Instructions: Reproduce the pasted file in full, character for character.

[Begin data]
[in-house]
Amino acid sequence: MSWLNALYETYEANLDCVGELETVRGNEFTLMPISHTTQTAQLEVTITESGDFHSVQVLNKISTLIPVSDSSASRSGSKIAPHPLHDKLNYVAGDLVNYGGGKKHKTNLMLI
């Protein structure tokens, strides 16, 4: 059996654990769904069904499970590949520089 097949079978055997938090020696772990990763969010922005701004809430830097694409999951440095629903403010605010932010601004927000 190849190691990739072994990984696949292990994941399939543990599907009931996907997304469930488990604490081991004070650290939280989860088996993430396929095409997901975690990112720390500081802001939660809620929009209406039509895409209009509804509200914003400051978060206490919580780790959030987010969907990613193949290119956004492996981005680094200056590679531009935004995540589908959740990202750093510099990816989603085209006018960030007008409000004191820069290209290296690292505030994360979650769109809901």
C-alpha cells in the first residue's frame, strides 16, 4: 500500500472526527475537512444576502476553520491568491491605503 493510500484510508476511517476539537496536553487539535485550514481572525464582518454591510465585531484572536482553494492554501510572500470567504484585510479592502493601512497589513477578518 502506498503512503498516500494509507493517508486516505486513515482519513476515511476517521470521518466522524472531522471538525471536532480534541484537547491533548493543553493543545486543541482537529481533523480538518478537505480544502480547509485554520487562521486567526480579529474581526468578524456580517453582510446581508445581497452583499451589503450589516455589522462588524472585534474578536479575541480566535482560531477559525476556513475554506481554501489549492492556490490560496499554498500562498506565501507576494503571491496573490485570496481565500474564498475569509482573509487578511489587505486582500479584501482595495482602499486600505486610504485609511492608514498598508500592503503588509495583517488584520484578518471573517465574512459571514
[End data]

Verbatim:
[in-house]
Amino acid sequence: MSWLNALYETYEANLDCVGELETVRGNEFTLMPISHTTQTAQLEVTITESGDFHSVQVLNKISTLIPVSDSSASRSGSKIAPHPLHDKLNYVAGDLVNYGGGKKHKTNLMLI
């Protein structure tokens, strides 16, 4: 059996654990769904069904499970590949520089 097949079978055997938090020696772990990763969010922005701004809430830097694409999951440095629903403010605010932010601004927000 190849190691990739072994990984696949292990994941399939543990599907009931996907997304469930488990604490081991004070650290939280989860088996993430396929095409997901975690990112720390500081802001939660809620929009209406039509895409209009509804509200914003400051978060206490919580780790959030987010969907990613193949290119956004492996981005680094200056590679531009935004995540589908959740990202750093510099990816989603085209006018960030007008409000004191820069290209290296690292505030994360979650769109809901």
C-alpha cells in the first residue's frame, strides 16, 4: 500500500472526527475537512444576502476553520491568491491605503 493510500484510508476511517476539537496536553487539535485550514481572525464582518454591510465585531484572536482553494492554501510572500470567504484585510479592502493601512497589513477578518 502506498503512503498516500494509507493517508486516505486513515482519513476515511476517521470521518466522524472531522471538525471536532480534541484537547491533548493543553493543545486543541482537529481533523480538518478537505480544502480547509485554520487562521486567526480579529474581526468578524456580517453582510446581508445581497452583499451589503450589516455589522462588524472585534474578536479575541480566535482560531477559525476556513475554506481554501489549492492556490490560496499554498500562498506565501507576494503571491496573490485570496481565500474564498475569509482573509487578511489587505486582500479584501482595495482602499486600505486610504485609511492608514498598508500592503503588509495583517488584520484578518471573517465574512459571514